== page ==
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Restaurant Review: & Juice Co. Grab & Go

Miriam Bowers Abbott Miriam Bowers Abbott Restaurant Review: & Juice Co. Grab & GoPhotos by Lauren Sega.
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Refrigerated grab-and-go coolers are not normally the places in Columbus to find the tasty fare. More often, the sections are stocked with make-do food options, valued more for speed than for quality.

That normal state of affairs is worth pointing out, as & Juice Co. has been busy shaking up the grab-and-go scene by stocking its coolers with chewable, non-juice, vegan options.

There’s no posted menu listing refrigerator finery from which to form expectations, there’s just social media and a look-see. Essentially, it’s a game of “What’s in the fridge?” in a public establishment. A recent raid of the &JuiceCo. cooler sections yielded only wins: interesting, satisfying items priced at $7-8 (the prices were not actually labeled on the items, but that’s how it turned out).

So first, the Chickpea Salad Sandwich*. It’s more than vaguely reminiscent of a tuna sandwich, only without the distinct tuna aroma. The mammoth contributions of mayo, celery and onion go a long way in defining a sandwich spread. In this case, the trinity carries chickpeas, in both squished and chunky forms. Served on a firm sourdough with a slice of lettuce and cream cheese*, the sandwich has an undeniably approachable, homespun appeal. That’s saying something for a chickpea sandwich.

Then there was the Carrot Lox Bagel. That option comes with a bonus fancy nutrition label (100 percent of the USDA of Vitamin A, FTW). Carrots as lox impersonators work surprisingly well, they’re perhaps even more lovable than salmon, as the latter can sometimes be overpoweringly fishy. The seasoned, grated carrots aren’t fishy at all, and they provide the requisite color jolt with lots of spots of embedded capers in super creamy vegan cream cheese with a bit of red onion.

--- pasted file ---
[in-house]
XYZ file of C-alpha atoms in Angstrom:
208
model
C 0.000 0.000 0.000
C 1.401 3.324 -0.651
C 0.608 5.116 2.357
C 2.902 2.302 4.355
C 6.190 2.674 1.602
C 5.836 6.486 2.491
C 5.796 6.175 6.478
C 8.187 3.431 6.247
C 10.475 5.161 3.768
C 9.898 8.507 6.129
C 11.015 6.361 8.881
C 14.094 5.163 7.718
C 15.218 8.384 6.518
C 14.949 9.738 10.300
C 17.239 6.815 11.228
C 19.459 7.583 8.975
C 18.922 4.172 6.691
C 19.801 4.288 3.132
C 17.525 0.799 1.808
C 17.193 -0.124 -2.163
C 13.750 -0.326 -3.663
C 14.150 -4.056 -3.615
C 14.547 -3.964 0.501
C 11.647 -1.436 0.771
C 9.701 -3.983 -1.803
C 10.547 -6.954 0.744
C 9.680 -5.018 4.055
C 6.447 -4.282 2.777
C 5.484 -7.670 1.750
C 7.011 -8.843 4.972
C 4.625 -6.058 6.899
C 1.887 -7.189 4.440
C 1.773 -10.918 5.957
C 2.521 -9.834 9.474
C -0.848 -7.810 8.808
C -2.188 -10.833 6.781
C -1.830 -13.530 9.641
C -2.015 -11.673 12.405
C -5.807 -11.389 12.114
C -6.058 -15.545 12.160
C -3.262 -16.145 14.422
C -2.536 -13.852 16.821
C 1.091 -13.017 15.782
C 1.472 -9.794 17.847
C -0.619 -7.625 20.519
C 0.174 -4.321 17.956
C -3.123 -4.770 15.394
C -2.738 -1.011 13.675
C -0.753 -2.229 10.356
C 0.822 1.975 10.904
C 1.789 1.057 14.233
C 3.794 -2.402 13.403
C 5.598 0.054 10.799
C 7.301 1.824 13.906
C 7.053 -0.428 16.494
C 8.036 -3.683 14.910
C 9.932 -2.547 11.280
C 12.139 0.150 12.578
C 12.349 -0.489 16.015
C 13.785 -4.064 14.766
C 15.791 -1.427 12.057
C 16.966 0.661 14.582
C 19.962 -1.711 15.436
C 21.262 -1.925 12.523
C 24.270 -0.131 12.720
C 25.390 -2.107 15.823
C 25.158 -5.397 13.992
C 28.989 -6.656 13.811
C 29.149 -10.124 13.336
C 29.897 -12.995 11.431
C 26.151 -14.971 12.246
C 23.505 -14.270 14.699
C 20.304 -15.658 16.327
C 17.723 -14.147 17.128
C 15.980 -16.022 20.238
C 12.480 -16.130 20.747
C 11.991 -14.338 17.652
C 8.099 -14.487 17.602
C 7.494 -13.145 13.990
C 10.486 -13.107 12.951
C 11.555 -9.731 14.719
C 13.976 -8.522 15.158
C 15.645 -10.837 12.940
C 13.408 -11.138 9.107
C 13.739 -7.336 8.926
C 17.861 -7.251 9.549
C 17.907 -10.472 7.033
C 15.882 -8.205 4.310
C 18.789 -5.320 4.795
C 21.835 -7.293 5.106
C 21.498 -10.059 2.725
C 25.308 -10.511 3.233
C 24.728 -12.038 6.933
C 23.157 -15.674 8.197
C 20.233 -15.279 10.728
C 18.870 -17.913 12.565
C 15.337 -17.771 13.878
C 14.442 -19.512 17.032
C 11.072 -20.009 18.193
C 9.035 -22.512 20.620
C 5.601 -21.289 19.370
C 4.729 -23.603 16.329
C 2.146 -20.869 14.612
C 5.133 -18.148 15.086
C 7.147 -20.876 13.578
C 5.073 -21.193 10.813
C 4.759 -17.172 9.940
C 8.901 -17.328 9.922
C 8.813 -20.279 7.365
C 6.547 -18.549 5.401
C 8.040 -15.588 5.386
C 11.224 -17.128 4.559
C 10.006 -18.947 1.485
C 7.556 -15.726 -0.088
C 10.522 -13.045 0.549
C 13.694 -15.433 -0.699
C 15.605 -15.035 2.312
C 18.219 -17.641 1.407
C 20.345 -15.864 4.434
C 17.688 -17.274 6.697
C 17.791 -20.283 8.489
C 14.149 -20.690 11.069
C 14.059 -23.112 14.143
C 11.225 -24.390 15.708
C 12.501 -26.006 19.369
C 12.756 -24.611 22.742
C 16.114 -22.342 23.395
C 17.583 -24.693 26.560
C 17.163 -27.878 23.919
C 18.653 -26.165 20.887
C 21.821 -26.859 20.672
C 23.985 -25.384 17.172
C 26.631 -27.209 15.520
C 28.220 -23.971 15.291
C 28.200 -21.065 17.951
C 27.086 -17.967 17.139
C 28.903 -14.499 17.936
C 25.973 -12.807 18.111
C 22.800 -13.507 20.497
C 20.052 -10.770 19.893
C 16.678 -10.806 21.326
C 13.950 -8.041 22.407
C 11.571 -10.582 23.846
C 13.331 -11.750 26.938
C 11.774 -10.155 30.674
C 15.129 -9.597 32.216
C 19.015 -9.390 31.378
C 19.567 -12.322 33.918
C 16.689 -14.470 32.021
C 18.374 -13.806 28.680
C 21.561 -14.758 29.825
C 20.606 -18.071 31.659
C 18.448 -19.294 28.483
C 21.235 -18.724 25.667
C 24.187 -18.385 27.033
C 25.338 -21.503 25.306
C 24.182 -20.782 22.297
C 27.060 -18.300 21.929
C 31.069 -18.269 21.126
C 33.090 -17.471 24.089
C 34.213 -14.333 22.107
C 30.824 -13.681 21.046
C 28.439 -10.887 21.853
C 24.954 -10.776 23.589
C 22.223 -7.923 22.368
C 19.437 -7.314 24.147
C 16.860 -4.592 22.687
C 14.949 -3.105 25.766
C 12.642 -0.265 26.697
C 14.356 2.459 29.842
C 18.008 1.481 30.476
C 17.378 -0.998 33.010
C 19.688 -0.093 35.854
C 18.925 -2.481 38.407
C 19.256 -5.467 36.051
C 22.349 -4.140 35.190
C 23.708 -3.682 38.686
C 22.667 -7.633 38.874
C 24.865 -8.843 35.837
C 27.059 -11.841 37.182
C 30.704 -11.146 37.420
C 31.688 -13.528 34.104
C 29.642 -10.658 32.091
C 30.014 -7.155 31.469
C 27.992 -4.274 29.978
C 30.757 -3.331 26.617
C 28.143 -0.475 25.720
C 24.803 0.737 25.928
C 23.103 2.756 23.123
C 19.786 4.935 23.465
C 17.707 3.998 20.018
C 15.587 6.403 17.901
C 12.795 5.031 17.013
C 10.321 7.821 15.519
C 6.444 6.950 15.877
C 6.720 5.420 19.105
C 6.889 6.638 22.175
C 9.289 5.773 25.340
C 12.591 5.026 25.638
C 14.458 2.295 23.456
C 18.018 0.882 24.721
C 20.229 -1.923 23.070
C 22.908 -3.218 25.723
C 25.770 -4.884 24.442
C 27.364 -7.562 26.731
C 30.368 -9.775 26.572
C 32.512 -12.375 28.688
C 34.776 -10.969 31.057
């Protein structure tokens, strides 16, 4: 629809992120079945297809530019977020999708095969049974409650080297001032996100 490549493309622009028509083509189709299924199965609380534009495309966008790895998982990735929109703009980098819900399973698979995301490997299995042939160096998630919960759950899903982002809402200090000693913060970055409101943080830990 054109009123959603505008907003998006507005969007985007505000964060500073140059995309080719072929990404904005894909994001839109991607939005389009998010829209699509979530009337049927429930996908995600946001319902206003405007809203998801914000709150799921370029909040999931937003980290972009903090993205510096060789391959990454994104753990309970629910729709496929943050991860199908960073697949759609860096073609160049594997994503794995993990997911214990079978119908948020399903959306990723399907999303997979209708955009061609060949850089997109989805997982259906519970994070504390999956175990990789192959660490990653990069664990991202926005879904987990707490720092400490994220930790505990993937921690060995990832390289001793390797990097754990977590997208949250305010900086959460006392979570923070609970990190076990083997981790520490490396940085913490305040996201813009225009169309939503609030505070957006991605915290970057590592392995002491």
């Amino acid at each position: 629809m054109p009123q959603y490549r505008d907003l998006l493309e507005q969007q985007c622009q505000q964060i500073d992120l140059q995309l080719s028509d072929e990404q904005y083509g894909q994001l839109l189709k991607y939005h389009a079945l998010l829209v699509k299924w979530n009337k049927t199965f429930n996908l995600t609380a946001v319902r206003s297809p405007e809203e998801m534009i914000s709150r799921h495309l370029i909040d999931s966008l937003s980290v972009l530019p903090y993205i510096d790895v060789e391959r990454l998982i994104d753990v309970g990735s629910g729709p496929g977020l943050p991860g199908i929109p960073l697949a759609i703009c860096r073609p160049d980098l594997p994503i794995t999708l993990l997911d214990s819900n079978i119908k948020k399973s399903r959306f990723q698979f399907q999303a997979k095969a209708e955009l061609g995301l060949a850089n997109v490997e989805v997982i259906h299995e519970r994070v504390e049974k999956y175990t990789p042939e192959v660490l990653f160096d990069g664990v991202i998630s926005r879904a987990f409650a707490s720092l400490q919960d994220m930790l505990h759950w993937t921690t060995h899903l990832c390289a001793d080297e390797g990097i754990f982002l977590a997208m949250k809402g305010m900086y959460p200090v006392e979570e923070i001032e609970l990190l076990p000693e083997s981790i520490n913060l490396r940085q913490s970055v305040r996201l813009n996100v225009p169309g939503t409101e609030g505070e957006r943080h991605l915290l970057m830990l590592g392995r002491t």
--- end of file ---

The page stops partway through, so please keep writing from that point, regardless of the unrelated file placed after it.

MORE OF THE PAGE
There’s a theme evolving here in refrigerator-land: Approachable vegetable-based creations, made with a variety of ingredients.

The grab-and-go section also offered Spring Rolls. The Asian appetizers don’t typically have to be altered much to be animal-free. Inside the shell is a savory mix of soft julienned cabbage and mushrooms. The rolls are respectable, if not a miraculous crossover food.

For dessert, the check-out counter holds proper cookies. Well, proper cookie-balls. The chocolate chip cookies are round, and made with oatmeal, cashews, maple syrup and chocolate chips. The chocolate chips themselves are reliable, but the base tastes like not much of anything (neither maple nor cashew). The dessert was not nearly as fun as the other munchables.

As its name suggests, the core mission of &JuiceCo. is rooted in the juice scene. There’s some ideology involved, it has something to do with the fact that its juices are cold pressed, and cold-pressed juices are probably good for you, generally speaking. There’s an option to go all in and do a detoxing cleanse with four to six beverages per day.

Let’s just start small, though, with a random juice. That’s still got to be a little healthy. One named Forca is sweet and pleasant, made with carrots, beets, apples, oranges, and turmeric; it’s easy to guzzle down. For more sustenance (and fall flavor), Cinnamon is a good option. It’s built on cashews, sweetened with dates and some hemp seed and cinnamon and something called “maca,” which a retrospective internet search says is good for the libido.

The refrigerator food menu changes regularly, but the experiments so far have been promising. You can do your own investigations at its three locations in Columbus: Upper Arlington, Clintonville, or Italian Village.

For more information, visit andjuiceco.com

*The label mentioned cream cheese and mayo. Pretty sure it’s all “vegan” versions of the products, given the promotions and the source. That said, strict vegans are encouraged to verify before ingesting.

*The Chickpea Salad Sandwich was not available at the time photos were taken.

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